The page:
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20 tips for victims and witnesses
when testifying
 
 
 
Always tell the truth. Telling the truth means that you describe everything what happened, including all details you remember. That is the role of the witness.
 
Carefully listen to questions asked.  Before answering, wait until a complete question is asked.
 
Take time to think over the question and your answer.
 
Answer slowly using short sentences and clear terms.
 
Do not be afraid to tell everything you know with all details. All information provided may turn out to be important for the court. If you feel you need to use swear words to describe what happened, since the offender used such words when perpetrating the crime, you should do it.
 
Describe what you are asked about only. Do not talk about things you do not know about, only to satisfy the person asking question.
 
Do not answer questions you do not fully understand. You may ask a person to repeat his/her question or provide explanation. You may say for instance: ‘I’m sorry, I don’t understand. Can you repeat, please?/Can you explain the question to me?”
 
If you do not know how to answer a question, you should say ‘I don’t know’. Remember, your goal is to tell everything you know about the incident. Do not invent things just to say something. Do not describe what wpresumably happened or express your opinion. Tell what you have actually seen, heard or know for sure. Circulating rumours and gossips when testifying does not make sense, since they are useless for the court.
 
It may happen that the same question is asked more than once. Each time try to give the same answer.
 
It is natural that you may not remember all details or not be able to reconstruct precisely what happened. If it is so, stay calm and do not be afraid to say ‘I don’t remember’. It is normal that we forget things that happened in the past. This is how our memory works. This may also be related to the time factor (It happens that witnesses need to testify about events that took place several months or years before) and on top of that it is easy for us to remember unpleasant incidents.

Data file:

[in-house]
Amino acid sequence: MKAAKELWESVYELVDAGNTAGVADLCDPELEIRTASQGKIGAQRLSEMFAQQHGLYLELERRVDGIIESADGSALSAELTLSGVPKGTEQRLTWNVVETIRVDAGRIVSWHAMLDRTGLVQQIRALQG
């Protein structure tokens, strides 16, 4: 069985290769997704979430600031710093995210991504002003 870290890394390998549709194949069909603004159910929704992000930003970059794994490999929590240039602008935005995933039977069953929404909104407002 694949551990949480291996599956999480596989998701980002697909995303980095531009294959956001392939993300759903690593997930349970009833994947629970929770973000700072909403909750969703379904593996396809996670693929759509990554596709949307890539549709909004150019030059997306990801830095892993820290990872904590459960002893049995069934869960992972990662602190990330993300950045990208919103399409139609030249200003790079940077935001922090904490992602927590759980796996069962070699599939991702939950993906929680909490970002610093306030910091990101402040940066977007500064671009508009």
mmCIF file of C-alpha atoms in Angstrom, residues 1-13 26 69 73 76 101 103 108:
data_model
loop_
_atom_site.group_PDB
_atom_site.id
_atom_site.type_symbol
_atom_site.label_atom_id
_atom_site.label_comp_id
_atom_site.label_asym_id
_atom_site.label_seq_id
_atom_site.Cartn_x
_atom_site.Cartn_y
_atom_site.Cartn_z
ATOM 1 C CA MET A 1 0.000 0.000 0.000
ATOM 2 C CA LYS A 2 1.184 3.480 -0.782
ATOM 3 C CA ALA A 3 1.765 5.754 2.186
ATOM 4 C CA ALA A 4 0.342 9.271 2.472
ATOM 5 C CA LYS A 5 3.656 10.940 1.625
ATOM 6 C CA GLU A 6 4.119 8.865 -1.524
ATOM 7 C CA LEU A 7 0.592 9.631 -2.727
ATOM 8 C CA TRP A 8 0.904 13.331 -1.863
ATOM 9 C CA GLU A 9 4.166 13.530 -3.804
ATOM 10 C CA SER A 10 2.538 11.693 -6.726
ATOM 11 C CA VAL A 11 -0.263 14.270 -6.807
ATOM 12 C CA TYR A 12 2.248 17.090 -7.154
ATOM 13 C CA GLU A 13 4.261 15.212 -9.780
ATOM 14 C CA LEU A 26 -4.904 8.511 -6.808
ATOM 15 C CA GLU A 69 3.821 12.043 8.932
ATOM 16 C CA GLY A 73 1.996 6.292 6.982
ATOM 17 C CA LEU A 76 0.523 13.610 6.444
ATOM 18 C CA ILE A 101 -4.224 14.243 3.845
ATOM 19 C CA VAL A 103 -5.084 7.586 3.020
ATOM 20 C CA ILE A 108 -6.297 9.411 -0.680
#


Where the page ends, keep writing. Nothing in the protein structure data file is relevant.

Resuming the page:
If you are threatened, intimidated or someone attempts to attack you after you testified, notify the Police immediately. If someone threatened or intimidated you or tried to attack you before you testify, apart from reporting the fact to the Police, tell the court about it.
 
It is natural that you might be nervous, scared or about to cry. Testifying can make anyone nervous or scared. Talking about a crime or answering questions about what you have seen (or experienced) is unpleasant itself, since it reminds you about things you tend to forget or erase from your memory. It may happen that you burst into cry. Do not be ashamed. Everyone will understand, since many people react like that in the court.
 
If you feel exhausted or excessively nervous, you may ask for a break to use bathroom or to have a glass of water and paper tissue.
 
Do not be afraid of the offender and do not let the sight of him/her prevent you from testifying. Try not to look at the offender when answering questions. Focus on the person asking questions only. If you do not want the offender to be present in the court room when you testify, you can tell the judge about it. If the judge agrees, the defendant will be removed from the court room when you testify.
 
The witness is not accused of anything and has not committed any crime. It is the defendant who is suspected of committing a crime. The witness’s role is to provide information that might help the judge producing a fair verdict.
 
It is natural that during a trial you may hear or be asked about things bringing bitter feelings, for instance someone may question what you experienced. Remember that it might be a way for the defence attorney to defend his/her client.
 
Remember that you have no influence on the court verdict. Do the right thing: tell everything you know about the crime. Remember that it is the judge who finally decides about the sentence.
 
If the defendant is acquitted, this does not mean that the judge does not believe what you testified during the trial. The fact that someone is acquitted does not necessarily mean the person is innocent. It means that evidence collected was insufficient for the court to sentence the offender.
 
It is possible that after you testify the proceedings will continue and another witness will be asked to testify. In such a case, you may stay in the court room and listen to the proceedings or leave the court. You cannot discuss your testimony with others, especially if those people are witnesses still awaiting to testify.
 
After all witnesses have testified, the judge informs people present in the court room when the sentence is to be announced. If you want to and can, you may be present when the judge reads out the sentence, but it is not mandatory.